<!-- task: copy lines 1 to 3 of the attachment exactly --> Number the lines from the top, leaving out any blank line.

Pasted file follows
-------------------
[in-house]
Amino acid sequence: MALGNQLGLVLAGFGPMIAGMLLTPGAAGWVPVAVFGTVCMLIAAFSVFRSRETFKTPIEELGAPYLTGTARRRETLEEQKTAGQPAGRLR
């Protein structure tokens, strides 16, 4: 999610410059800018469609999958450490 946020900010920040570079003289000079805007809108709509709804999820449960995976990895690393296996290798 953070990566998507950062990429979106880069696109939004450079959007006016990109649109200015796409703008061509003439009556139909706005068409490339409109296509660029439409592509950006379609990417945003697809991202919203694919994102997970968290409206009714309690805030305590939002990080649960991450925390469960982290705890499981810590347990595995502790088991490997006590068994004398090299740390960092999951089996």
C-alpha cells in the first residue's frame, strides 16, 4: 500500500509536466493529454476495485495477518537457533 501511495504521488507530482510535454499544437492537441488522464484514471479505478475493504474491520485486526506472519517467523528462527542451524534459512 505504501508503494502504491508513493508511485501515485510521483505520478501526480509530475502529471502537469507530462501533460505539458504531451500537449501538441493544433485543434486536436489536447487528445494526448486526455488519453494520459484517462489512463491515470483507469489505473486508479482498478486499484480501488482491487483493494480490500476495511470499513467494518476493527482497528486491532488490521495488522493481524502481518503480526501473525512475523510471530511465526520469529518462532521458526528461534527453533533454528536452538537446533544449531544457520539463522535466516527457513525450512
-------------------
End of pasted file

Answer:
[in-house]
Amino acid sequence: MALGNQLGLVLAGFGPMIAGMLLTPGAAGWVPVAVFGTVCMLIAAFSVFRSRETFKTPIEELGAPYLTGTARRRETLEEQKTAGQPAGRLR
């Protein structure tokens, strides 16, 4: 999610410059800018469609999958450490 946020900010920040570079003289000079805007809108709509709804999820449960995976990895690393296996290798 953070990566998507950062990429979106880069696109939004450079959007006016990109649109200015796409703008061509003439009556139909706005068409490339409109296509660029439409592509950006379609990417945003697809991202919203694919994102997970968290409206009714309690805030305590939002990080649960991450925390469960982290705890499981810590347990595995502790088991490997006590068994004398090299740390960092999951089996």